- From: Bruce R Miller <bruce.miller@nist.gov>
- Date: Fri, 26 Jan 2007 17:12:19 -0500
- To: David Carlisle <davidc@nag.co.uk>
- CC: R.W.Kaye@bham.ac.uk, www-math@w3.org

David Carlisle wrote: > If you are using presentation mathml I think it's OK to use an > <mtext>.</mtext> even though structually the mathematics is part of the > sentence so one might argue that the xml structure ought to reflect > that and have the . outside the <math>. > > It's possible to do that as well of course, something like > <div class="displaymath"><math> ...</math><span>.</span></div> > with the math here being "inline" but set in displaystyle (as far as > mathml is concerned) but positioned centrally using css, and similarly > the punctuation being placed within the display block but after the > mathematics. This keeps the math element clear of document-level > sentence punctuation, which might be especially useful if you are using > content mathml. Funny how you forget such annoying details; I thought I was using the 2nd method, but am actually using both --- let me explain. To get a decent layout with equation numbers and (often) conditions or constraints, which I wanted pushed to the left & right margins, resp. I needed something like: <div class="equation"> <span class="refnum">1.1</span> <math display="block"> ...</math> <span class="constraint"><math>...</... </div> and have the CSS float refnum & constraint to the left & right. Floating those is better than other positioning options, since it copes better when the pieces add up to more than the screen width. But having done that, I couldn't manage putting the punctuation outside the math and still having it positioned correctly, although I wouldn't swear it's impossible. OTOH, it was also the case that I could still use display="block", rather than an extra mstyle. >From that experience, I'd not worry too much about what's "Right", but what Works! :> > David > >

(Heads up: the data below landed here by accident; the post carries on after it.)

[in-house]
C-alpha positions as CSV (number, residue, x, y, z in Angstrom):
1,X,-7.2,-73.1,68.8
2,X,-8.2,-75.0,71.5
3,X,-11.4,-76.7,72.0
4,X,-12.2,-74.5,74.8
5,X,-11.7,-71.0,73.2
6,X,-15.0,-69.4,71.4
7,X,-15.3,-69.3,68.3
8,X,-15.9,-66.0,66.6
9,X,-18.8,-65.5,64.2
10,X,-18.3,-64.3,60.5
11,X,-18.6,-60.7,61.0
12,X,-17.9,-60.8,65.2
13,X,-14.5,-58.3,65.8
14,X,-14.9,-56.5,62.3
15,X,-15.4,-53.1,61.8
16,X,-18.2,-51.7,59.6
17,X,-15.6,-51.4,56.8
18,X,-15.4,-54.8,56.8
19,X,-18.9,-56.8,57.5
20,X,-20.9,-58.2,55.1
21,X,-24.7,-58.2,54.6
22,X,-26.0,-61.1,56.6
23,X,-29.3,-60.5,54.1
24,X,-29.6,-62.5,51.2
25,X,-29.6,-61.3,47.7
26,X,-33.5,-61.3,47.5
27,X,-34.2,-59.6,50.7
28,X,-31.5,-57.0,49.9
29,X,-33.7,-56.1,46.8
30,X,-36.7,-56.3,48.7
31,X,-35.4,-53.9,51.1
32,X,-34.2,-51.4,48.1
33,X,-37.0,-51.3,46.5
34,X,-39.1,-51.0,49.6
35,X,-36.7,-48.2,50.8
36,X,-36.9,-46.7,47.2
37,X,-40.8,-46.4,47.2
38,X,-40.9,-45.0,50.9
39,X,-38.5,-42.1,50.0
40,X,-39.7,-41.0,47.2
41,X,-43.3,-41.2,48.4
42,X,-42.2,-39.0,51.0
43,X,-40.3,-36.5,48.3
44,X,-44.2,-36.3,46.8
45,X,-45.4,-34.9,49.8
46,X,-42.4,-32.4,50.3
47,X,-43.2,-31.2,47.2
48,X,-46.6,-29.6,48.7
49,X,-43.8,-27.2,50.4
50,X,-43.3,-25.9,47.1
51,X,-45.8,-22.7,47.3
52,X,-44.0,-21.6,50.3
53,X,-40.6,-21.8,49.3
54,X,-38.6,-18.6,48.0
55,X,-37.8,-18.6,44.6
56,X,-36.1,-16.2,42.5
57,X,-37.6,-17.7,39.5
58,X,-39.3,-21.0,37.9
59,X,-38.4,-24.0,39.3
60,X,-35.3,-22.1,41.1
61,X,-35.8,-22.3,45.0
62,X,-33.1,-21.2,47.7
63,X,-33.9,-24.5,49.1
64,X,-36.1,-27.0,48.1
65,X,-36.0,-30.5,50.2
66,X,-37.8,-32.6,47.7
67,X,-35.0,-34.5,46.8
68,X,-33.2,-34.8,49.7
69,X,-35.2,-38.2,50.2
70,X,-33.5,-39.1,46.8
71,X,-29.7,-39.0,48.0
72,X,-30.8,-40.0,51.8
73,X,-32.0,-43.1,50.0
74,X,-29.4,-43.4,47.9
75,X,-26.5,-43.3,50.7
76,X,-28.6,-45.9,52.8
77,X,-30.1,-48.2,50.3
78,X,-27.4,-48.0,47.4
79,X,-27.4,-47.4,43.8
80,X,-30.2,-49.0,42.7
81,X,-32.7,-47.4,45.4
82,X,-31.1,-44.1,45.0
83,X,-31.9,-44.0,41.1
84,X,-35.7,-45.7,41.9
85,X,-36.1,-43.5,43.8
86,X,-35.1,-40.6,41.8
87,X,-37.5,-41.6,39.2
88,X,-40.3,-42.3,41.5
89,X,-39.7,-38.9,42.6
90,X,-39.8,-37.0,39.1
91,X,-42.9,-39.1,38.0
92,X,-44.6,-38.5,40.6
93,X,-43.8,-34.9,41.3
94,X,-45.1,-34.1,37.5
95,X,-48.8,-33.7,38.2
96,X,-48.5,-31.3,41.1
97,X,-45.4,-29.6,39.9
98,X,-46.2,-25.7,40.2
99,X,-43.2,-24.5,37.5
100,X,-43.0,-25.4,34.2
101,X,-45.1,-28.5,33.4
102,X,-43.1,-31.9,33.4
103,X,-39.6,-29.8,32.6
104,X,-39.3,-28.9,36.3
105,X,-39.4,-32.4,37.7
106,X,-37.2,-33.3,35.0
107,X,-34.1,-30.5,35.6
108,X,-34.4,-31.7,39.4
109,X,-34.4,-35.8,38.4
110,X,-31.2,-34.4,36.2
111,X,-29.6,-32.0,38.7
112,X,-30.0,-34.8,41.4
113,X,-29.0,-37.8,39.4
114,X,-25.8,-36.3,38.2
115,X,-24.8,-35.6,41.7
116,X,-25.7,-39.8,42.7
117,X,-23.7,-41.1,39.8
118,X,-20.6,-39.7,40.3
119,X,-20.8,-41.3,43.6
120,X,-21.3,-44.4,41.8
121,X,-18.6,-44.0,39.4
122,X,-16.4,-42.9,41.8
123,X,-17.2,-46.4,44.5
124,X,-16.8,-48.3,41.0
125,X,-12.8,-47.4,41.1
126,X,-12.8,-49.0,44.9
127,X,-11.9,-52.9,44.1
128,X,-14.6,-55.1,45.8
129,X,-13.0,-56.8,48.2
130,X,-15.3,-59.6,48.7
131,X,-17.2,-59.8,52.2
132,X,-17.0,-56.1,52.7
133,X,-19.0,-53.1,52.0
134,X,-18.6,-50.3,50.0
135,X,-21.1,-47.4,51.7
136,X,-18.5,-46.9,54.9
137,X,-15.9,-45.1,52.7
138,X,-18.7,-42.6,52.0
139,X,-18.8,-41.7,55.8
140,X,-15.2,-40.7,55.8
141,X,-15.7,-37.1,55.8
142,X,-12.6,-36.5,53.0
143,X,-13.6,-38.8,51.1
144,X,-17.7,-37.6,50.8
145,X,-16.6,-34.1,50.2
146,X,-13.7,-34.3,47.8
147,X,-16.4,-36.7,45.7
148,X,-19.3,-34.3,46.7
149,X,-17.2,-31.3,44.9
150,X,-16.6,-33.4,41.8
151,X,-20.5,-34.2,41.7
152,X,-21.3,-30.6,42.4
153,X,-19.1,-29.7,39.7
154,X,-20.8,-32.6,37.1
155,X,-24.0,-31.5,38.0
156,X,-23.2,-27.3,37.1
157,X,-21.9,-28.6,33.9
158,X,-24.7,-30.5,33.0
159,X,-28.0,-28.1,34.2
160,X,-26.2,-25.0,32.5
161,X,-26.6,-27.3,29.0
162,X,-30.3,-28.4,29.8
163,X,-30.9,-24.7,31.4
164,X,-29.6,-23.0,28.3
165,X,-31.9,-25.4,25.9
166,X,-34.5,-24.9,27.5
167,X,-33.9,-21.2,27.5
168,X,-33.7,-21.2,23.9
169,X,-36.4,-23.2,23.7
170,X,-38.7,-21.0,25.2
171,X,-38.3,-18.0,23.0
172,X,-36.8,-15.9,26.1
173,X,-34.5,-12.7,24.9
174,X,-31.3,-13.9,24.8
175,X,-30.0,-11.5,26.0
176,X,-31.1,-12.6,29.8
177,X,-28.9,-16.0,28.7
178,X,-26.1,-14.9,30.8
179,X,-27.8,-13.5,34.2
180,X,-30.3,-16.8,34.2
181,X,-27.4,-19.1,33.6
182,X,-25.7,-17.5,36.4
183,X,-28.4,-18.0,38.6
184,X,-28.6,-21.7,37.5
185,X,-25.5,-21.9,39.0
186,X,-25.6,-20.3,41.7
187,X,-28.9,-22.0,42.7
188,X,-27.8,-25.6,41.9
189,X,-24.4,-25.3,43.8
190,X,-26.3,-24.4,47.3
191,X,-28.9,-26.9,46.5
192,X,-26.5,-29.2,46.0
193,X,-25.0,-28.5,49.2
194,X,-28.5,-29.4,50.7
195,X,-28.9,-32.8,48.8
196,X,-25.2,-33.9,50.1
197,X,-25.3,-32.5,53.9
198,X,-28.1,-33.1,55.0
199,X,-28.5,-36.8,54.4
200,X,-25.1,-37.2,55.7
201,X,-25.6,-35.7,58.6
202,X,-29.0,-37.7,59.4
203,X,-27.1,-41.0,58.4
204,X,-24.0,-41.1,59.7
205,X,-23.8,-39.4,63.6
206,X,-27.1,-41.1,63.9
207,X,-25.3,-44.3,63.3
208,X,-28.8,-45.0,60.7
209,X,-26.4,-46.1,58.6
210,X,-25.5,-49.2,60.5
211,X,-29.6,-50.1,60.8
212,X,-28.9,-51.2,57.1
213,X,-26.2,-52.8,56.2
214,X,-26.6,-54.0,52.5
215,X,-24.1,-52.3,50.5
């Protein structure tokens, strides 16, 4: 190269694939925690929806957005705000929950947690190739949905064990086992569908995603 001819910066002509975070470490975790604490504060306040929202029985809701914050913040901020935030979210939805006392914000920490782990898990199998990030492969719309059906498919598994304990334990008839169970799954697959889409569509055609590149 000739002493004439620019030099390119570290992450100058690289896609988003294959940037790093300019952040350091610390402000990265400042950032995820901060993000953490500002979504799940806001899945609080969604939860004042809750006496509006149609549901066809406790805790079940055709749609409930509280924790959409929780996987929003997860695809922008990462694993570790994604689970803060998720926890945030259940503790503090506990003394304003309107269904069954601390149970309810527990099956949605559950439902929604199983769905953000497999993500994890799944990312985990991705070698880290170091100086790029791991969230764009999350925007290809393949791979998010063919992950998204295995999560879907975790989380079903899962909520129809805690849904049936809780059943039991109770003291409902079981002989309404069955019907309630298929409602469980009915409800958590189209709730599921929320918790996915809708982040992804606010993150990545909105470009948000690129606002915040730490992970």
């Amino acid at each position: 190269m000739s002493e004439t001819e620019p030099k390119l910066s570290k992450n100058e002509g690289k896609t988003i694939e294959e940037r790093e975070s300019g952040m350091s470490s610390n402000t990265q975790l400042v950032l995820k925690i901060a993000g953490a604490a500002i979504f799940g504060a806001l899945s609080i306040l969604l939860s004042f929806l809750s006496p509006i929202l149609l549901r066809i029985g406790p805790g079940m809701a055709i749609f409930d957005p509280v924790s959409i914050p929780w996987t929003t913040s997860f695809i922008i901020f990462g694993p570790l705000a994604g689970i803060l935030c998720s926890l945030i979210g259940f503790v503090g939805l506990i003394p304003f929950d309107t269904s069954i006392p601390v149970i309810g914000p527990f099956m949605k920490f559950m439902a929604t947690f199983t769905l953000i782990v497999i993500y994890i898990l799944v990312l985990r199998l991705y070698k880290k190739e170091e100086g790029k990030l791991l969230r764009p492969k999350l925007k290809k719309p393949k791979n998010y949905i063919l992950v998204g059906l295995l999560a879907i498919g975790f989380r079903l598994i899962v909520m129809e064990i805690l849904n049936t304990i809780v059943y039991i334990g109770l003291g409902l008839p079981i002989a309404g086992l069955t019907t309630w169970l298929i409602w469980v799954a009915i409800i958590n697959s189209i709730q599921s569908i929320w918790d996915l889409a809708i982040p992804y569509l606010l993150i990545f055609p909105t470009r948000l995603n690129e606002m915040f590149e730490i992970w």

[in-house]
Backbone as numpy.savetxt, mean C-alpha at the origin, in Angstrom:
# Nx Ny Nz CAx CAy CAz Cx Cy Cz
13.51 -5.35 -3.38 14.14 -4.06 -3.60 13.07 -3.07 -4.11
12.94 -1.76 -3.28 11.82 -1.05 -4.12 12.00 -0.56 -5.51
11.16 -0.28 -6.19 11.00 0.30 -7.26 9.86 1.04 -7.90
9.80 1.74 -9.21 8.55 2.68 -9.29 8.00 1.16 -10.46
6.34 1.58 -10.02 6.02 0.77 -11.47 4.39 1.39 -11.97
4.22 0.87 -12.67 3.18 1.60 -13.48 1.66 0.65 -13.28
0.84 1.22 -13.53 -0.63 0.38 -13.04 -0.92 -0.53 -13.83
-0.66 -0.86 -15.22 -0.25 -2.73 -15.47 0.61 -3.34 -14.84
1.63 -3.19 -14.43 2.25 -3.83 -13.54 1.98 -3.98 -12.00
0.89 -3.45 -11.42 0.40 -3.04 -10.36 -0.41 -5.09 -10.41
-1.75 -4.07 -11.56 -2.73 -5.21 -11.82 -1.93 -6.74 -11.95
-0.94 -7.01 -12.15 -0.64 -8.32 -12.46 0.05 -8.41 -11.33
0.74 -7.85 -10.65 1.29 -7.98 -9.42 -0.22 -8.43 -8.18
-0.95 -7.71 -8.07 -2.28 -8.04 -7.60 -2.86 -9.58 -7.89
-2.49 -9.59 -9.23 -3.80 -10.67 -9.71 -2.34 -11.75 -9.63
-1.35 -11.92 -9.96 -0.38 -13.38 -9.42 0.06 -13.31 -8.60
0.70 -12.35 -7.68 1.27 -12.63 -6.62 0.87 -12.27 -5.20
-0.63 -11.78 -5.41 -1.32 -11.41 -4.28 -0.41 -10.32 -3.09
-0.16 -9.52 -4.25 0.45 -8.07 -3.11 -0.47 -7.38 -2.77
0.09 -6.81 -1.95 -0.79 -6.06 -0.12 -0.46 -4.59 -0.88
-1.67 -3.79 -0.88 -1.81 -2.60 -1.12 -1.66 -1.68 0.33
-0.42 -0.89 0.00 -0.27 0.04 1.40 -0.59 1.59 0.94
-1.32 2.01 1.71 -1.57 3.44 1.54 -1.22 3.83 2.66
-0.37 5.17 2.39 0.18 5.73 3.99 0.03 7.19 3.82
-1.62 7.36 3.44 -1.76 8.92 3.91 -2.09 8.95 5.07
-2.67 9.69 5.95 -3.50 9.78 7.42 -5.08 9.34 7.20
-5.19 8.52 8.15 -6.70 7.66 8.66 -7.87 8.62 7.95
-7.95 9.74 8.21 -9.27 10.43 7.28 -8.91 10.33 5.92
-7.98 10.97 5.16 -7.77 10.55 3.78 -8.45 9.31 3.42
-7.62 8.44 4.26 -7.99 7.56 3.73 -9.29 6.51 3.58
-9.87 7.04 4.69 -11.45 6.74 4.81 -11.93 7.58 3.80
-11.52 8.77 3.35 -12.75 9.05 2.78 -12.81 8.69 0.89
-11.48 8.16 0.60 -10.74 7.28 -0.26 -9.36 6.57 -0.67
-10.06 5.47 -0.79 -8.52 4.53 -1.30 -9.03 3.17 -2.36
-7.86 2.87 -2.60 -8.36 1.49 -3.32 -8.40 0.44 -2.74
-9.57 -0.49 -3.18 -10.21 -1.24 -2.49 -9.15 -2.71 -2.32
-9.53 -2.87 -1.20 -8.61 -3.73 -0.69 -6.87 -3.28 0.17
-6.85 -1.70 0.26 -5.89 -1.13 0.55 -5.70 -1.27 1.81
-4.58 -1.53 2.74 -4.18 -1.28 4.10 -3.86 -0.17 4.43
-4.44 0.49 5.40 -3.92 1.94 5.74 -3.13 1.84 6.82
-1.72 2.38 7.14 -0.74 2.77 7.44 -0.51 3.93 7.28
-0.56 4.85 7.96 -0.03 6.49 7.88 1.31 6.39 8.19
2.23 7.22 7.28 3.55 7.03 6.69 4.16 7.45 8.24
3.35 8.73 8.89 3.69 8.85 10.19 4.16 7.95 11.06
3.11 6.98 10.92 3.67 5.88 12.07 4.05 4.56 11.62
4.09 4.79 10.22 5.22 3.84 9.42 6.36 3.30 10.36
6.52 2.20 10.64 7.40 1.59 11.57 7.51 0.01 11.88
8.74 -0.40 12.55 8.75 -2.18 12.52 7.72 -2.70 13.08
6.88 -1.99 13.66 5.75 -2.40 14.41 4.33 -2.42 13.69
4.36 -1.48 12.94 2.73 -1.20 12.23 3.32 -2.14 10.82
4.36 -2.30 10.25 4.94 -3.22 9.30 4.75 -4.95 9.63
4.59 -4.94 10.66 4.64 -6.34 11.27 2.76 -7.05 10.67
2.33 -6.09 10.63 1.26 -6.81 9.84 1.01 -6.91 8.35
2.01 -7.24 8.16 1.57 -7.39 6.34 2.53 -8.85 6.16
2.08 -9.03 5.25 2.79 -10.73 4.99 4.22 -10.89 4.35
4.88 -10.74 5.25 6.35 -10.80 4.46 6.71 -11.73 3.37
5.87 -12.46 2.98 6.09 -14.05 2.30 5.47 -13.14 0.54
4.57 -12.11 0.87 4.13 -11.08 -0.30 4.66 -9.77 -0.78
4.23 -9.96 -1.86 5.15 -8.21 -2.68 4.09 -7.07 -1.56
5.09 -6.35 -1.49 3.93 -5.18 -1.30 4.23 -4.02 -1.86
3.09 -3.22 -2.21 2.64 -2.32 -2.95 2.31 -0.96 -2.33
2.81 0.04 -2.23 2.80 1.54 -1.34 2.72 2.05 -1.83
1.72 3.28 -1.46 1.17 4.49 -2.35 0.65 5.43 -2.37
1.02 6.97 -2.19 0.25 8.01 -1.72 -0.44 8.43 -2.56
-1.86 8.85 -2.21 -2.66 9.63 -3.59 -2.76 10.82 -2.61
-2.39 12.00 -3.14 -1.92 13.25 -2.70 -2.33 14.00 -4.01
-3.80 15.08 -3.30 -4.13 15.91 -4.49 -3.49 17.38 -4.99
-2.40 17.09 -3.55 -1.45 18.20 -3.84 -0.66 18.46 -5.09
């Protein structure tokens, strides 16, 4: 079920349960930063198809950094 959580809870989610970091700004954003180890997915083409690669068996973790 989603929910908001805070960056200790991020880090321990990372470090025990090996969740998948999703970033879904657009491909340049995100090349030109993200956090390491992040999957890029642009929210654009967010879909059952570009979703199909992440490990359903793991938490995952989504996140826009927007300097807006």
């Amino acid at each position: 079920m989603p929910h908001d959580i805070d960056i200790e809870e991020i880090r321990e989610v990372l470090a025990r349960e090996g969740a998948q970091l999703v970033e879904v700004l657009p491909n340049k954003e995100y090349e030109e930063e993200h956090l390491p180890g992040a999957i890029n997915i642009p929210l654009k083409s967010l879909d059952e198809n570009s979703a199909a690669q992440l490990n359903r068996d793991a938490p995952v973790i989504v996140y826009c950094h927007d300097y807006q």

Received on Friday, 26 January 2007 22:12:35 UTC